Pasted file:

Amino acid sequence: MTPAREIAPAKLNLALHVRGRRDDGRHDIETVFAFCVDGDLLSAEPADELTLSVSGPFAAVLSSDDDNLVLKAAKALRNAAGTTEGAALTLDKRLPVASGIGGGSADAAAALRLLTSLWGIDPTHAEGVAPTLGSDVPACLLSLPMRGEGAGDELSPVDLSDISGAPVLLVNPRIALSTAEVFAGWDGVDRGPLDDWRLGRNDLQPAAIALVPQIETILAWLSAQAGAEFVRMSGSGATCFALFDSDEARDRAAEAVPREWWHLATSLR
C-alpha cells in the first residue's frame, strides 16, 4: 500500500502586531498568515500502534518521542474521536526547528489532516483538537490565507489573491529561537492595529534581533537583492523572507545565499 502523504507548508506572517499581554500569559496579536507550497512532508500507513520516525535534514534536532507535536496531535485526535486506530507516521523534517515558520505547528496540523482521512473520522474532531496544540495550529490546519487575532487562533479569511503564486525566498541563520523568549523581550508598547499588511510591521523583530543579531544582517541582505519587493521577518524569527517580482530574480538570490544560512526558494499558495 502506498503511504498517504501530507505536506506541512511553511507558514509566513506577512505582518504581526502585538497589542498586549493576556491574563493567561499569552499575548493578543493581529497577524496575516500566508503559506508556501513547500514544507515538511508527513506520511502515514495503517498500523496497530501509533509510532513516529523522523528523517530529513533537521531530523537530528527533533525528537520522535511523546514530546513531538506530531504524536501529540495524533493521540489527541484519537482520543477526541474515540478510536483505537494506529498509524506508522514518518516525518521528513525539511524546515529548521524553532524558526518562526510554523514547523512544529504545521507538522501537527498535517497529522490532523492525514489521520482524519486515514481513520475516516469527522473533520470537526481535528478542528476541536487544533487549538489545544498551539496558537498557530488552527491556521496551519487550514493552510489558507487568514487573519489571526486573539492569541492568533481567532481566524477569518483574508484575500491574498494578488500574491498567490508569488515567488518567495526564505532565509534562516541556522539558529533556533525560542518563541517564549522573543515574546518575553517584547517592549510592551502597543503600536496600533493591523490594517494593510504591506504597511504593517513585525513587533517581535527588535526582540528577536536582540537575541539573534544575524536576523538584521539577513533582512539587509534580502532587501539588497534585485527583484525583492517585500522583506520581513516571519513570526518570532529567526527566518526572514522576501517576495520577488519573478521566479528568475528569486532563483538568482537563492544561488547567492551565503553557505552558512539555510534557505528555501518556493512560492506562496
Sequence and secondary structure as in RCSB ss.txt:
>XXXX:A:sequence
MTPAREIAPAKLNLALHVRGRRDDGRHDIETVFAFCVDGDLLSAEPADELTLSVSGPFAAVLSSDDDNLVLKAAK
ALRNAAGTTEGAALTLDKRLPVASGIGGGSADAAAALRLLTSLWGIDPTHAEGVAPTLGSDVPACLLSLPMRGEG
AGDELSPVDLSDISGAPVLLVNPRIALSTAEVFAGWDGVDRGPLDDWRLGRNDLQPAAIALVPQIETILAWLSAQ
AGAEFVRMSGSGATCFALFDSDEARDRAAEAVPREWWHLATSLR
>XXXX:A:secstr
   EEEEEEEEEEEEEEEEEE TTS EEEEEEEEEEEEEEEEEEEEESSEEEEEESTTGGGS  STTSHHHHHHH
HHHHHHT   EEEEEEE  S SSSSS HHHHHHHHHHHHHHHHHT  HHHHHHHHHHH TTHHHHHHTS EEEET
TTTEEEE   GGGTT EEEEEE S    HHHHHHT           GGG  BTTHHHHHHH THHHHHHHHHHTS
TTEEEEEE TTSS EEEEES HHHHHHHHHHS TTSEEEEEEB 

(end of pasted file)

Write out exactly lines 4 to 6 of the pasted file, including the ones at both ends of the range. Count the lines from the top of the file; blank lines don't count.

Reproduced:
>XXXX:A:sequence
MTPAREIAPAKLNLALHVRGRRDDGRHDIETVFAFCVDGDLLSAEPADELTLSVSGPFAAVLSSDDDNLVLKAAK
ALRNAAGTTEGAALTLDKRLPVASGIGGGSADAAAALRLLTSLWGIDPTHAEGVAPTLGSDVPACLLSLPMRGEG